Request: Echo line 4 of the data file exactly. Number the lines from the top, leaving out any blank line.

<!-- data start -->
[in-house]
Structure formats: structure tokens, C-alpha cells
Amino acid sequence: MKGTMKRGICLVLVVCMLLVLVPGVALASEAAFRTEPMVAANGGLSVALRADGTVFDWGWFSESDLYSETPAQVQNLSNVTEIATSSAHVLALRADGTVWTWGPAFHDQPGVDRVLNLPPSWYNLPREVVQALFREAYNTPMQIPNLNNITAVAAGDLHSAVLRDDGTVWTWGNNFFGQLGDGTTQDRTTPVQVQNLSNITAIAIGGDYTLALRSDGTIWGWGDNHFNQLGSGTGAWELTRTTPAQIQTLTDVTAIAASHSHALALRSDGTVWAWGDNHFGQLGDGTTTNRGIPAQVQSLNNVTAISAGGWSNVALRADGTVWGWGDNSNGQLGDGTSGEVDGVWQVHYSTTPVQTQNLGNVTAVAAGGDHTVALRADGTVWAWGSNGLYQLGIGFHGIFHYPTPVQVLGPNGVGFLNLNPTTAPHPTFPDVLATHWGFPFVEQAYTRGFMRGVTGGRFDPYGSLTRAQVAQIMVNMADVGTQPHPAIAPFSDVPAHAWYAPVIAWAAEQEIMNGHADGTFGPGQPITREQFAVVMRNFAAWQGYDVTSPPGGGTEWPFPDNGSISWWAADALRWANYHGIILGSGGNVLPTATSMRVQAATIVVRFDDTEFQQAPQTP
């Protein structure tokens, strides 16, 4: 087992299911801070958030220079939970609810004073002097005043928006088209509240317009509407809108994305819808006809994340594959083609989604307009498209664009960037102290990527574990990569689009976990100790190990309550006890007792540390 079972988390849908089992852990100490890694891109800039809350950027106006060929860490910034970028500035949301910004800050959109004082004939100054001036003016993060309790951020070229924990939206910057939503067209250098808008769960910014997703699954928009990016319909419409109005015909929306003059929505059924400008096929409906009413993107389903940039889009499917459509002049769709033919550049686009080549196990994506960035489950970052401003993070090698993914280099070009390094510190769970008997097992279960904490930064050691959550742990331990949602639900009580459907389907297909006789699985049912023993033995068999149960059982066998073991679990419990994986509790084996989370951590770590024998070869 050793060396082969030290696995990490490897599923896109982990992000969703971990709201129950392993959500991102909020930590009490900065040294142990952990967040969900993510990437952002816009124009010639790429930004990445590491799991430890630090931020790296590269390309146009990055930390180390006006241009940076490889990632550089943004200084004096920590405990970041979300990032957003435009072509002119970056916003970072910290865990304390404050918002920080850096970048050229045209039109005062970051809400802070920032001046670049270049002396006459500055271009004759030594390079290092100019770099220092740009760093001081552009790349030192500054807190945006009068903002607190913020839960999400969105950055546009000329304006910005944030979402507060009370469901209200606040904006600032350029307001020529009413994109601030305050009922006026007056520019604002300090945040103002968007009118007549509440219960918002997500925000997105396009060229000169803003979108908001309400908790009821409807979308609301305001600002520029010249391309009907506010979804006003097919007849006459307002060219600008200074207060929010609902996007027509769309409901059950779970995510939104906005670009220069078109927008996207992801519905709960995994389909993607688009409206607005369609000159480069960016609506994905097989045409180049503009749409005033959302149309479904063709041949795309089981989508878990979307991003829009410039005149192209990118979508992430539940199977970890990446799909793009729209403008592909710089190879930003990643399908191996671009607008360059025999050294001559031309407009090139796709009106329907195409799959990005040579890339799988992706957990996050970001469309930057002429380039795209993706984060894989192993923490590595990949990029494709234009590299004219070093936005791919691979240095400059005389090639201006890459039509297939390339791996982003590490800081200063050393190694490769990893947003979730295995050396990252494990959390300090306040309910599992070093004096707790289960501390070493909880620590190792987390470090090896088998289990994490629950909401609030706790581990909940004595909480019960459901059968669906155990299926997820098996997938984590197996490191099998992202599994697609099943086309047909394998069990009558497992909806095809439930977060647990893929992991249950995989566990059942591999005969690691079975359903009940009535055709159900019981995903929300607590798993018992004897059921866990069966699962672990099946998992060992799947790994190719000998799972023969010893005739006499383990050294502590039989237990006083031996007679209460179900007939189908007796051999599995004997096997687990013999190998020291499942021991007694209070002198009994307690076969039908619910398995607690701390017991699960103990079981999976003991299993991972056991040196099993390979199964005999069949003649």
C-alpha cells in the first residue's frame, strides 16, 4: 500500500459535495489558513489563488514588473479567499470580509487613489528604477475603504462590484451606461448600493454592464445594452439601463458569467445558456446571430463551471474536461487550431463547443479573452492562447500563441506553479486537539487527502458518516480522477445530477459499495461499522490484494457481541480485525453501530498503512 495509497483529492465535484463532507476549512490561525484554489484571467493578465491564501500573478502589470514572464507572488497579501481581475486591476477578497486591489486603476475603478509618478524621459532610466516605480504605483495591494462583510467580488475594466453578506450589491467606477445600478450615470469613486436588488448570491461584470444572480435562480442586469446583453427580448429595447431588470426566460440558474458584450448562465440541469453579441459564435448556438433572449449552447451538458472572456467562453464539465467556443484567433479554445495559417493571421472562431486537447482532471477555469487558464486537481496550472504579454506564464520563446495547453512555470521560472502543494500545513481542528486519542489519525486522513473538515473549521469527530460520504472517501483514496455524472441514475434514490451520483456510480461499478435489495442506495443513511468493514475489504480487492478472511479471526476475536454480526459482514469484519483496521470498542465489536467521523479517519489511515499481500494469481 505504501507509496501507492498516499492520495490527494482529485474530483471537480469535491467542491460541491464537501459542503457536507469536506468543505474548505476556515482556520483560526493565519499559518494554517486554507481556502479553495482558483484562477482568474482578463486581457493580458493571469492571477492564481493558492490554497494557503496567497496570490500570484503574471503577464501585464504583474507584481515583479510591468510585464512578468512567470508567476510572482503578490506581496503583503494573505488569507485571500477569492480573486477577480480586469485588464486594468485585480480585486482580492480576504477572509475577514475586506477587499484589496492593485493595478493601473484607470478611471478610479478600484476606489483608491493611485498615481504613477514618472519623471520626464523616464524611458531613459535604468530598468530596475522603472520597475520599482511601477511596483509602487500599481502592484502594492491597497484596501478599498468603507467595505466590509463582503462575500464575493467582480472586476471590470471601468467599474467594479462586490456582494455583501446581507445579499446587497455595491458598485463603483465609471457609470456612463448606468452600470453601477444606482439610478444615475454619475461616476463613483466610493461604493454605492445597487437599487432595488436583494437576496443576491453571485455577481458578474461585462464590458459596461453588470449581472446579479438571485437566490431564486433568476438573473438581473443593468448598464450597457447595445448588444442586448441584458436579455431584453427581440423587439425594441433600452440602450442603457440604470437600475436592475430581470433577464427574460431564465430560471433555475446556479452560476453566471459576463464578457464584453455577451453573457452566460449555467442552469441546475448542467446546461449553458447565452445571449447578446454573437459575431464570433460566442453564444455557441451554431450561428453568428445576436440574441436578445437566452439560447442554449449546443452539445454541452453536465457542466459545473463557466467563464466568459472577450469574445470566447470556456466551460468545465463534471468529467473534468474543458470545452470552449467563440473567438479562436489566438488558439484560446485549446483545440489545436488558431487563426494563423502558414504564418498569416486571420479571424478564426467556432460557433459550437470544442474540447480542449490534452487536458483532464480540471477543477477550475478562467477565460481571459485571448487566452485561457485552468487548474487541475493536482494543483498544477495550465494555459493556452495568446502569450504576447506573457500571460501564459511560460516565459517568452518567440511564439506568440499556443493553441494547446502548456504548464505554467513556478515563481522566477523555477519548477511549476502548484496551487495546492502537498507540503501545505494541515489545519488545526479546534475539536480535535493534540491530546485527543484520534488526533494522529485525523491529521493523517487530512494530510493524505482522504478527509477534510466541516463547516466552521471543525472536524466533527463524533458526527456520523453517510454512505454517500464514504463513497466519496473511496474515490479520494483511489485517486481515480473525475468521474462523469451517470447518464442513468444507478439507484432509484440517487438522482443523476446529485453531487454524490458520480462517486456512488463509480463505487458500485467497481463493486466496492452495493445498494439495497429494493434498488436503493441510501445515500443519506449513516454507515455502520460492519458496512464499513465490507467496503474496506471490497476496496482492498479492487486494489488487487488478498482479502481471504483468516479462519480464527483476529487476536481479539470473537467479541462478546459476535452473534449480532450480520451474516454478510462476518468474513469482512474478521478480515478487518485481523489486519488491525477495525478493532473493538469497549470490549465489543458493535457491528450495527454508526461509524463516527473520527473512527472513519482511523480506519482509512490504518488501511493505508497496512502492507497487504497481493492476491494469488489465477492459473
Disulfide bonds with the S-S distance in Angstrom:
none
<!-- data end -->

């Protein structure tokens, strides 16, 4: 087992299911801070958030220079939970609810004073002097005043928006088209509240317009509407809108994305819808006809994340594959083609989604307009498209664009960037102290990527574990990569689009976990100790190990309550006890007792540390 079972988390849908089992852990100490890694891109800039809350950027106006060929860490910034970028500035949301910004800050959109004082004939100054001036003016993060309790951020070229924990939206910057939503067209250098808008769960910014997703699954928009990016319909419409109005015909929306003059929505059924400008096929409906009413993107389903940039889009499917459509002049769709033919550049686009080549196990994506960035489950970052401003993070090698993914280099070009390094510190769970008997097992279960904490930064050691959550742990331990949602639900009580459907389907297909006789699985049912023993033995068999149960059982066998073991679990419990994986509790084996989370951590770590024998070869 050793060396082969030290696995990490490897599923896109982990992000969703971990709201129950392993959500991102909020930590009490900065040294142990952990967040969900993510990437952002816009124009010639790429930004990445590491799991430890630090931020790296590269390309146009990055930390180390006006241009940076490889990632550089943004200084004096920590405990970041979300990032957003435009072509002119970056916003970072910290865990304390404050918002920080850096970048050229045209039109005062970051809400802070920032001046670049270049002396006459500055271009004759030594390079290092100019770099220092740009760093001081552009790349030192500054807190945006009068903002607190913020839960999400969105950055546009000329304006910005944030979402507060009370469901209200606040904006600032350029307001020529009413994109601030305050009922006026007056520019604002300090945040103002968007009118007549509440219960918002997500925000997105396009060229000169803003979108908001309400908790009821409807979308609301305001600002520029010249391309009907506010979804006003097919007849006459307002060219600008200074207060929010609902996007027509769309409901059950779970995510939104906005670009220069078109927008996207992801519905709960995994389909993607688009409206607005369609000159480069960016609506994905097989045409180049503009749409005033959302149309479904063709041949795309089981989508878990979307991003829009410039005149192209990118979508992430539940199977970890990446799909793009729209403008592909710089190879930003990643399908191996671009607008360059025999050294001559031309407009090139796709009106329907195409799959990005040579890339799988992706957990996050970001469309930057002429380039795209993706984060894989192993923490590595990949990029494709234009590299004219070093936005791919691979240095400059005389090639201006890459039509297939390339791996982003590490800081200063050393190694490769990893947003979730295995050396990252494990959390300090306040309910599992070093004096707790289960501390070493909880620590190792987390470090090896088998289990994490629950909401609030706790581990909940004595909480019960459901059968669906155990299926997820098996997938984590197996490191099998992202599994697609099943086309047909394998069990009558497992909806095809439930977060647990893929992991249950995989566990059942591999005969690691079975359903009940009535055709159900019981995903929300607590798993018992004897059921866990069966699962672990099946998992060992799947790994190719000998799972023969010893005739006499383990050294502590039989237990006083031996007679209460179900007939189908007796051999599995004997096997687990013999190998020291499942021991007694209070002198009994307690076969039908619910398995607690701390017991699960103990079981999976003991299993991972056991040196099993390979199964005999069949003649």